The Misty Fjords is a wilderness area in southeastern Alaska about 40 miles east of Ketchikan. The area is a labyrinth of fjords and home to an abundance of wildlife. It is designated as a national monument and wilderness area administered by the U.S. Forest Service as part of the Tongass National Forest.
We had booked an excursion to see the Misty Fjords during our stop in Ketchikan, via our cruise ship, the Celebrity Infinity. We got picked up straight from the dock on to one of Allen Marine’s fast catamaran boats. The boat slowly cruised until it was out of the harbour, then picked up speed. It was a wet, rainy and overcast day. Perfect weather to see the “Misty” fjords in all its glory.
Soon we were cruising along the Revillagigeodo channel at 40 miles per hour. At this speed the wind really hits you in the face and you have to hold on to something to keep you steady on the deck. If you prefer there are plenty of seats inside too.
On the way, we stopped to look at a bald eagle nest, and there was a lot of excitement as one of the passengers spotted a bear. The boat did a 180 degree turn with surprising speed and agility to get another look, but by the time it did, the bear had disappeared.
After about an hour of cruising, we had turned into the Behm Canal and come to the New Eddystone Rock. This is a pillar of basalt and was part of a volcanic vent where magma rose repeatedly to the surface of the earth. After the basalt flows covered the floor of Behm Canal, another glacial advance pushed away much of the flow, leaving behind New Eddystone Rock and some of the islands to the northeast.
Shortly after the Eddystone Rock, we turned into Rudyerd Bay, our entry into the Misty Fjords.
It is unlike any other place I have been before. The sheer granite cliffs rise upto 3000 feet from the water. Wisps of clouds cover the cliff tops. A narrow channel of water flows in between the cliffs. Waterfalls come tumbling down the cliffs. As the boat slowed down and made its way forward, we were entering a world of myths and legends.
You could do a full 360 turn and the way you came looks exactly the same as the way forward. If not for the flow of water, it would be impossible to know which way is which and you could easily get lost in here. You never know what’s around the corner – a cove? a water fall? a cliff?
We were also lucky enough to spot some new born seal pups and their mother. The closed coves provide protection to new born seal pups from Orca whales, so this is a popular breeding ground. After spending a while sailing into the Fijords, it was time to go out. I wish we could have gone on forever.
As we made out way back to Ketchikan, the local Tinglit guide regaled us with stories and customs of the Tinglit people. They also served up some delicious soups. We also heard about the local fishing industry and had the chance to try some Ketchikan Salmon.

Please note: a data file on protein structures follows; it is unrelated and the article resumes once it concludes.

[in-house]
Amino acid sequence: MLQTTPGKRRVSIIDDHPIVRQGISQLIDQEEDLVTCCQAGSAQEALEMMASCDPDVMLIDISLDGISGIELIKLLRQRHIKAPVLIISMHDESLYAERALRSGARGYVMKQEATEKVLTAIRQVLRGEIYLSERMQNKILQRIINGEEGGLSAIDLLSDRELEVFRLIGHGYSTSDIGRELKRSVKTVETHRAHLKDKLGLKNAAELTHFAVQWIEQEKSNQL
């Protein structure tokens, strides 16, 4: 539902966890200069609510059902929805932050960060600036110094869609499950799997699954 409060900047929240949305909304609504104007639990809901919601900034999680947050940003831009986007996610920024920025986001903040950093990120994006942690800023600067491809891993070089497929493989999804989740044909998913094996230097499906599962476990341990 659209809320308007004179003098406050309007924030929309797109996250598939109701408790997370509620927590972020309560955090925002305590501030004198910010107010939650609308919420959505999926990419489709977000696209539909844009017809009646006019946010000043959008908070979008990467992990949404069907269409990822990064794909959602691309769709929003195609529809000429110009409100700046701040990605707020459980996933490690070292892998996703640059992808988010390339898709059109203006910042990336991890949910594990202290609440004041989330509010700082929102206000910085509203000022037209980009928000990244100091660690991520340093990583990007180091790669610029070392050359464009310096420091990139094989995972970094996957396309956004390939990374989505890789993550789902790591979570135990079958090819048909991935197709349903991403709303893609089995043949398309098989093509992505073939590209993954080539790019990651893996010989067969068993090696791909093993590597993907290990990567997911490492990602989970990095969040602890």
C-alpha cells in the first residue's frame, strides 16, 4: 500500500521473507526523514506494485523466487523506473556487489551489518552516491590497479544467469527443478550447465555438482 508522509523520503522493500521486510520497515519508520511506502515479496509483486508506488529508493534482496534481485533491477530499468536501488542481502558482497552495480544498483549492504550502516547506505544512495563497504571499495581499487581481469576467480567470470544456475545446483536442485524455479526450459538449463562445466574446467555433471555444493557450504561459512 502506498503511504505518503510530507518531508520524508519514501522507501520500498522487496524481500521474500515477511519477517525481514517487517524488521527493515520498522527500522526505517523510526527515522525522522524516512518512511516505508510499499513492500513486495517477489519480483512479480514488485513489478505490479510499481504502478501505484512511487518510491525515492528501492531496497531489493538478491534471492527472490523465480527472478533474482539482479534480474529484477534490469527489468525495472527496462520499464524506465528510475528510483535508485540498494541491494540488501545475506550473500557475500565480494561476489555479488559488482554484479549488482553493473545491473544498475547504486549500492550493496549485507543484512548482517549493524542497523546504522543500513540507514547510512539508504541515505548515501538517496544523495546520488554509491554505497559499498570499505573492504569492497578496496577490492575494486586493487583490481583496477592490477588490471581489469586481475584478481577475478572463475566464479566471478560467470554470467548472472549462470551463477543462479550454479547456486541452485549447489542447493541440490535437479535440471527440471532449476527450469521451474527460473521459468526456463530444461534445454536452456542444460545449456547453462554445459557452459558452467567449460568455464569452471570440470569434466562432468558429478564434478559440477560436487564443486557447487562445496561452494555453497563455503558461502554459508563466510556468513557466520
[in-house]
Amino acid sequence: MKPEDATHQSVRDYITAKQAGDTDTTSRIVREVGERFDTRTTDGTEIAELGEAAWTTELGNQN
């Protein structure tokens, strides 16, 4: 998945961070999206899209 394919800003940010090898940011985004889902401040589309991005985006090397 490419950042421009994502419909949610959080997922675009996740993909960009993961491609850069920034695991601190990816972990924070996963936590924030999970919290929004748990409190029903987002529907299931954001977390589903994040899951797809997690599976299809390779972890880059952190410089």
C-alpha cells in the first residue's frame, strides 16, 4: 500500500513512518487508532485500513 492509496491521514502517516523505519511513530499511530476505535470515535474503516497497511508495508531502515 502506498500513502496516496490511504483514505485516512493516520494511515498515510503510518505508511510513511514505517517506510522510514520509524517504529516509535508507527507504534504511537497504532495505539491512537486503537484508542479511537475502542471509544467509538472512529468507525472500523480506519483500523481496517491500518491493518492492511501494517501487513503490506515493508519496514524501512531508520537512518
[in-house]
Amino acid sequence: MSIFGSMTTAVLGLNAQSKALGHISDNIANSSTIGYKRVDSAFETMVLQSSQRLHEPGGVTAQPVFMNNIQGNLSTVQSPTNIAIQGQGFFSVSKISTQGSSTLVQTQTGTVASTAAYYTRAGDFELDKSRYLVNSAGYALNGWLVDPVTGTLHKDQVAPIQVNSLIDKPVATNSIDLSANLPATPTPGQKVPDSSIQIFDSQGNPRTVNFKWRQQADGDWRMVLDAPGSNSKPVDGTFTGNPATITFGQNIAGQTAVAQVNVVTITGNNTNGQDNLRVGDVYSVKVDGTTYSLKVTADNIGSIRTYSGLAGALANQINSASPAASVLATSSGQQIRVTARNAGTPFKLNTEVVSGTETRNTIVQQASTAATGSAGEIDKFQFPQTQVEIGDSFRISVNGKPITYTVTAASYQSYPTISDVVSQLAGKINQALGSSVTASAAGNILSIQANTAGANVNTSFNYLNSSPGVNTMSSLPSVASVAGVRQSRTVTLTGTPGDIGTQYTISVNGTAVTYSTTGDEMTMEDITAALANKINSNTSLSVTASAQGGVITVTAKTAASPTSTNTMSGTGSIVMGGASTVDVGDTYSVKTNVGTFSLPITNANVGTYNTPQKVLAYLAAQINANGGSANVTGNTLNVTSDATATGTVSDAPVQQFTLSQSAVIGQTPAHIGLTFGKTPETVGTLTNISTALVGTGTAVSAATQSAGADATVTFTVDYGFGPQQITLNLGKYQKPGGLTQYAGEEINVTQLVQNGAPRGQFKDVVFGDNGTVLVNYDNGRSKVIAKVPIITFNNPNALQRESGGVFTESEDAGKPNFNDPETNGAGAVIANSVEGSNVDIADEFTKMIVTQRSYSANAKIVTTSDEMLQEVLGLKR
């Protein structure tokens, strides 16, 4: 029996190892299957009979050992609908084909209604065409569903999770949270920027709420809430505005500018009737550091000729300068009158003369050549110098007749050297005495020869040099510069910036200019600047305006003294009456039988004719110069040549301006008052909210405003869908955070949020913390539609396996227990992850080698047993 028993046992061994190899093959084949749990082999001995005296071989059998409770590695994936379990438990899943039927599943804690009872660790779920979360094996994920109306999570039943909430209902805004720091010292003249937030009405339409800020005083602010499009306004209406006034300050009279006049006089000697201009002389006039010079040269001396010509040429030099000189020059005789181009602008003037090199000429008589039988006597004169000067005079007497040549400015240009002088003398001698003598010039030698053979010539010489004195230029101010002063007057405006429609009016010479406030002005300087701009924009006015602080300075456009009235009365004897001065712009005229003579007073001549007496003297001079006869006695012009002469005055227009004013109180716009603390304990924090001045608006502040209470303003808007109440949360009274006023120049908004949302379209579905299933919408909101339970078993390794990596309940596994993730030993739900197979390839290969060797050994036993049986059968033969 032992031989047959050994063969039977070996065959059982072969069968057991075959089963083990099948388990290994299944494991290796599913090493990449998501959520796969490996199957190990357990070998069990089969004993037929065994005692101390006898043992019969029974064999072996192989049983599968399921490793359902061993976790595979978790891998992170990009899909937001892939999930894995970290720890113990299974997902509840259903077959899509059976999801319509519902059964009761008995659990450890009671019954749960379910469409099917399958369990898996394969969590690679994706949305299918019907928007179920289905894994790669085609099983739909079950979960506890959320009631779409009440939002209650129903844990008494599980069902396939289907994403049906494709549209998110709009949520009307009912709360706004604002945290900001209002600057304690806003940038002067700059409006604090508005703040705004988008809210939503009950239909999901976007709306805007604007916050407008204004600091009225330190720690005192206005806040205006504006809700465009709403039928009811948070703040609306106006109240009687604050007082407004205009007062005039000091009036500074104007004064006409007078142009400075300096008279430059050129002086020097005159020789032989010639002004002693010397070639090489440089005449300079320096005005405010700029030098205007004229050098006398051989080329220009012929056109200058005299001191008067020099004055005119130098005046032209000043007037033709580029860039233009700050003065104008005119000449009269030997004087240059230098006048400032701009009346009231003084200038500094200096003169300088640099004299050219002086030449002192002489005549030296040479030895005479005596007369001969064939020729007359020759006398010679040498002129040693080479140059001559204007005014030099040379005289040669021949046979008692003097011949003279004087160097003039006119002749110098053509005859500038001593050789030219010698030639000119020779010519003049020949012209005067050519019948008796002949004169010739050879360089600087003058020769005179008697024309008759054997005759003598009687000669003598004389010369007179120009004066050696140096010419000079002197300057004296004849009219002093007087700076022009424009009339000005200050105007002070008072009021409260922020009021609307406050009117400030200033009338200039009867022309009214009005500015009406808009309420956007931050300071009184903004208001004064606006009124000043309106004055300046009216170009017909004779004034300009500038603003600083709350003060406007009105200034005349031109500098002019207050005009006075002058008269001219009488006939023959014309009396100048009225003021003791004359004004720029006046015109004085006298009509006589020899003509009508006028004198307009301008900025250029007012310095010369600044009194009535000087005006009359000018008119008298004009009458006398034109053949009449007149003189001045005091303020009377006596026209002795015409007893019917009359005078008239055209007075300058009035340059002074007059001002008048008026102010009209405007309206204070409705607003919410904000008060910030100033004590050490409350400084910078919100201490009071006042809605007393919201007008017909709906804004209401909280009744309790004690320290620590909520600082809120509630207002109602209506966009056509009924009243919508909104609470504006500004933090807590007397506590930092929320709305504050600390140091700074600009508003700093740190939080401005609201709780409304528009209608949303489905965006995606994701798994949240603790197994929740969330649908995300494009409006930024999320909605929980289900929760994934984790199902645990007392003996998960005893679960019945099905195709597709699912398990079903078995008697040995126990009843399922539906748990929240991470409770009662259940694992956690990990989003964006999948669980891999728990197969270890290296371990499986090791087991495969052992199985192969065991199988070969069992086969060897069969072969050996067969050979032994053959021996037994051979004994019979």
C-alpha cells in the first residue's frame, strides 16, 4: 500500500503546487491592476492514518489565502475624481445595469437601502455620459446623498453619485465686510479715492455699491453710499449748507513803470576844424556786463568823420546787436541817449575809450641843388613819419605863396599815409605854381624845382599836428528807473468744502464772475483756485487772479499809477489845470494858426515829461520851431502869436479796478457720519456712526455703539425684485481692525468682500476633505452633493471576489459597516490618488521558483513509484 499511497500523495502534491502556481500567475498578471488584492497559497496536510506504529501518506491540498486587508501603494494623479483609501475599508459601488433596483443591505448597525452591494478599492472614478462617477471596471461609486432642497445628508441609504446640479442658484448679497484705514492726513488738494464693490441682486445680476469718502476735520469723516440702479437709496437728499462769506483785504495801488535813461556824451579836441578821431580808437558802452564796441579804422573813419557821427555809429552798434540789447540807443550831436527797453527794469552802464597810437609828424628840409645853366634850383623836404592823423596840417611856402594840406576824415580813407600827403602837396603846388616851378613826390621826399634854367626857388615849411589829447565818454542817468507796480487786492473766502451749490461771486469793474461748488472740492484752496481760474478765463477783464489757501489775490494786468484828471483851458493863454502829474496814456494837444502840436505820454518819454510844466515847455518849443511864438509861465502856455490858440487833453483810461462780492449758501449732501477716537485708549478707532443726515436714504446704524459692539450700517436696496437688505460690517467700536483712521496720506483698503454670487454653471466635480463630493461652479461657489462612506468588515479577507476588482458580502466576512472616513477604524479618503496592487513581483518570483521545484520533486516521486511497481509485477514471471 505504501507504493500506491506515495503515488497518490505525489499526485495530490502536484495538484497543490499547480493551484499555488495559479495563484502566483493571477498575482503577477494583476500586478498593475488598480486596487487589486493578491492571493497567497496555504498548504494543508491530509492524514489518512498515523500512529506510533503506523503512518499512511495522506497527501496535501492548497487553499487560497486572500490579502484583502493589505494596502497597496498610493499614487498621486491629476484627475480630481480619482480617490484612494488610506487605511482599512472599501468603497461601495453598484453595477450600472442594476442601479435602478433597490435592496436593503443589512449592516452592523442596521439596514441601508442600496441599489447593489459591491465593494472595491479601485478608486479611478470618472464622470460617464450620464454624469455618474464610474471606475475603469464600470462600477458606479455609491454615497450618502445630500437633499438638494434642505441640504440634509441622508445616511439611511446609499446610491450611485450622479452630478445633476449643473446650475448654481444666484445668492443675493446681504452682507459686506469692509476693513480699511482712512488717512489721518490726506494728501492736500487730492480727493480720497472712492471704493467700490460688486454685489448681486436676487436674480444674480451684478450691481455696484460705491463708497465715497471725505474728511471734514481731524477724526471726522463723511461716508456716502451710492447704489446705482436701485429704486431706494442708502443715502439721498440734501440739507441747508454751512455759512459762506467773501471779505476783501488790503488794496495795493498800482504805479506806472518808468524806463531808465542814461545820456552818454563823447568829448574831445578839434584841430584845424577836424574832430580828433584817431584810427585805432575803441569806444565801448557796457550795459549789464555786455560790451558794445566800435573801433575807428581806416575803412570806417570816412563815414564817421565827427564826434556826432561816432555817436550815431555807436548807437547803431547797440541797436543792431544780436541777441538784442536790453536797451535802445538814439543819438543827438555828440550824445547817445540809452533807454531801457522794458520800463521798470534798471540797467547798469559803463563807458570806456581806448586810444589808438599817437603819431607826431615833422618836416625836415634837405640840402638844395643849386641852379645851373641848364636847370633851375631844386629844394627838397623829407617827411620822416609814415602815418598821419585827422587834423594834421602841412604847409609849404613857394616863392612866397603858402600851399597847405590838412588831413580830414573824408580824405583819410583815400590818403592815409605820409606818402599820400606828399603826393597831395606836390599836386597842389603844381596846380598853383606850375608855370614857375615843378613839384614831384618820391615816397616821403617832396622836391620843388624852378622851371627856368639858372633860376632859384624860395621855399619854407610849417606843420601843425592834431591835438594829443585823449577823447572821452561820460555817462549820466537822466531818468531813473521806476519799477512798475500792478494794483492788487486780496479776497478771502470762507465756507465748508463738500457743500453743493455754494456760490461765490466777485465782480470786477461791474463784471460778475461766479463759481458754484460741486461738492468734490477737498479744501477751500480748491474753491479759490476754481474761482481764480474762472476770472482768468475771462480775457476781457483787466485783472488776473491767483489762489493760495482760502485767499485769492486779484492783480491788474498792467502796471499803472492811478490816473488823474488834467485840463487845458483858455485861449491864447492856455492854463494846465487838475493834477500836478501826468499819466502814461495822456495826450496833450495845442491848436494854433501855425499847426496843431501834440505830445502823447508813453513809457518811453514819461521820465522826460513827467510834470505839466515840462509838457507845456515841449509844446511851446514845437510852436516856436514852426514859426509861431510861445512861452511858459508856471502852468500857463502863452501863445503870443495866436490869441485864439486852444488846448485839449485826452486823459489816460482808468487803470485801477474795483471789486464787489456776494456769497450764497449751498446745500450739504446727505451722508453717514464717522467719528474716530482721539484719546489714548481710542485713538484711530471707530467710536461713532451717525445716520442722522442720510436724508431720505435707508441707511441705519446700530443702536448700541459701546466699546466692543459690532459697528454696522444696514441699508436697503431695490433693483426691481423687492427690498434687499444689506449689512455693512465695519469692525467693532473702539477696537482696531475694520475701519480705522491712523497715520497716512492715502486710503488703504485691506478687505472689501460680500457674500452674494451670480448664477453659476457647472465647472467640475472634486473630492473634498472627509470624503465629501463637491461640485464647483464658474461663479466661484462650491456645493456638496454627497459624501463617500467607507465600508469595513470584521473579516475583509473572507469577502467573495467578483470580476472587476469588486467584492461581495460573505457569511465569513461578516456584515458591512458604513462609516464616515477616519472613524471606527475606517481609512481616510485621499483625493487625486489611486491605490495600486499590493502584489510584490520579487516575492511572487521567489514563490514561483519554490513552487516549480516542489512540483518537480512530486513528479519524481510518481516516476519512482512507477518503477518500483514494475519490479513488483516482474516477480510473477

4.5 hours after we left the ship, we were back. We got some great views of Ketchikan (and the ship) from the water.
Although we explored the Misty Fjords by boat, a lot of people explore it by sea plane. There are pros and cons to both methods, and I’ve jotted down a few pros and cons of the trip we did.
- The entire trip was very comfortable and luxurious. There were free drinks throughout the trip, soup on the way back and the chance to sample some local salmon. There were also high spec binoculars and field guide provided for the trip.
- You have a better chance of seeing wildlife close-up from a boat than a place.
- You get to see the fjords from the water, and let the mountains and the clouds envelope you. I’m not sure you would get the same feeling going by plane.
- We heard that sometimes due to low clouds or adverse weather plane trips are cancelled, but the boat trip are rarely cancelled.
- Cost at 179.99 USD. (It is pricey, but cheaper than the float plane, which is upwards for $200 USD)
- The trip took over 4 hours. About half of this was cruising out of Ketchikan and getting to the misty fjords. Add the time to get of the ship and get back on the ship, this didn’t leave us anytime to explore the port in Ketchikan. The plane trip on the other hand lasts around 2 hours.
- Going by boat, you don’t get the birds eye view that you would from the plane. This means you don’t see what’s at the top of the cliffs – as I found out later, there are many hidden lakes and valleys at the top of the cliffs. Also with the plane you would be able to cover a larger area of the fjords.
I can fully comprehend why the Misty Fjords are known as the Yosemite of the North. It is one of the few places I’ve been so far that can’t be fully expressed in a picture (or in words for that matter). You need to be there and see it for yourself to believe that such a mythical place really exists.
I’m linking this post to #WanderfulWednesday: